You can use one of two systems for steaming foods:
a) 3-piece steaming sets, with a pot, a steaming insert and a lid, or
b) Separate steaming inserts that fit in a wide variety of pots and pans.
Tip: If you are looking for an insert, try to find one that is wide enough to accommodate long foods, such as asparagus.
Tip: One key to steaming is the pot must have a tight-fitting lid, so vapors that build up within the vessel sufficiently cook the food.
Tip: The pots should be deep and wide so steam can circulate freely around the food to ensure even cooking.
Tips for Steaming Vegetables:
- Freshness is key – steam fresh, in-season vegetables. Consider a garnish of fresh lemon juice, olive oil and herbs as an alternative to butter, salt and pepper.
- Buy an assortment of vegetables, preferably at a farmers market – so you have choices.
- Utilize the grocery store salad bar for pre-cut, fresh vegetables if you are in a hurry.
Approximate Vegetable Steaming Times
Artichokes, 4 Globes, 10 oz. each: 25 – 40 min.
Asparagus: 4 – 5 min.
Green or Yellow Beans: 5 – 12 min.
Beets, Small: 20 – 30 min.; Large: 40 – 60 min.
Broccoli: 5 – 7 min.
Broccoli Rabe: 6 – 9 min.
Brussel Sprouts: 9 – 14 min.
Carrots: 7 -10 min.
Cauliflower Florets: 7-9 min.
Cauliflower Head: 15 – 20 min.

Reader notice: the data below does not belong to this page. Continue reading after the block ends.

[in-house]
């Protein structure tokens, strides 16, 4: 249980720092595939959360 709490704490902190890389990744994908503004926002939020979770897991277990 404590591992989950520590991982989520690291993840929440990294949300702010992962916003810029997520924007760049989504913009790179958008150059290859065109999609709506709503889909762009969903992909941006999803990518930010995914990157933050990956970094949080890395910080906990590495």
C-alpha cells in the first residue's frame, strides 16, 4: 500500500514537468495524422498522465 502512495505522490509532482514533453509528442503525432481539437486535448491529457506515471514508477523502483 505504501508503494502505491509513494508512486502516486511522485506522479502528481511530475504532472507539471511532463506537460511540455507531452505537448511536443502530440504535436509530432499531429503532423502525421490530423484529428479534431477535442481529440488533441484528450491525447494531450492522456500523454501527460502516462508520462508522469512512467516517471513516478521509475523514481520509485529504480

Corn on the Cob, 4 - 8 ears, husks and silks removed: 3 – 5 min.
Sugar Snap or Snow Peas: 1 lb. 2 – 5 min.
Potatoes, 1 ½ lbs. Baking, Whole: 30 – 45 min.; Baking, Sliced: 10 – 15 min.; New or Red, Whole: 15 – 20 min.
Summer Squash or Zucchini: 4 – 6 min.
Tips for Steaming Fish:
Which types of fish should I steam?
Lean fish, flat fish, bass, snapper, cod, grouper, hake and whiting perfect for steaming, as are oily freshwater salmon, pike, perch and trout.
How do I improve the flavor of steamed fish?
For better flavor, marinate up to four hours before cooking. Soy based marinades made of rice wine and seasoned with ginger and garlic, or other spices, are wonderful and can double as steaming liquid. Keep the fish from coming into direct contact with the liquid – steaming insert or tray should be just above the liquid.
How do I know when it’s done?
To test for doneness, cut the thickest part of fish with thin bladed knife. If it flakes with a fork, it's done. With an instant read thermometer, the temperature should be 120- 135 degrees and it will be cooked and still moist. Remove fish from the heat just before the temperature reaches 120-135 degrees, as it will continue to cook.
Approximate Fish Steaming Times
Cod, Haddock, Hake, Pollack, Scrod, Whiting, 6 - 8 oz. Filets and Steaks: 3 – 5 min.
Halibut, John Dory, Turbot, Brill, 8 oz.: 5 – 7 min.
Marlin, Tuna, Swordfish, 6 - 8 oz.: 7 – 10 min.
Salmon, Trout, 6 - 8 oz Filets and Steaks: 3 – 5 min.
Grouper, Snapper, 6 - 8 oz. Filets and Steaks: 4 – 5 min.
Bass, Sea Bass, 6 oz. Filets and Steaks: 5 – 7 min.
Crabs, Live Whole: 8 – 10 min.; Legs: 5 – 6 min.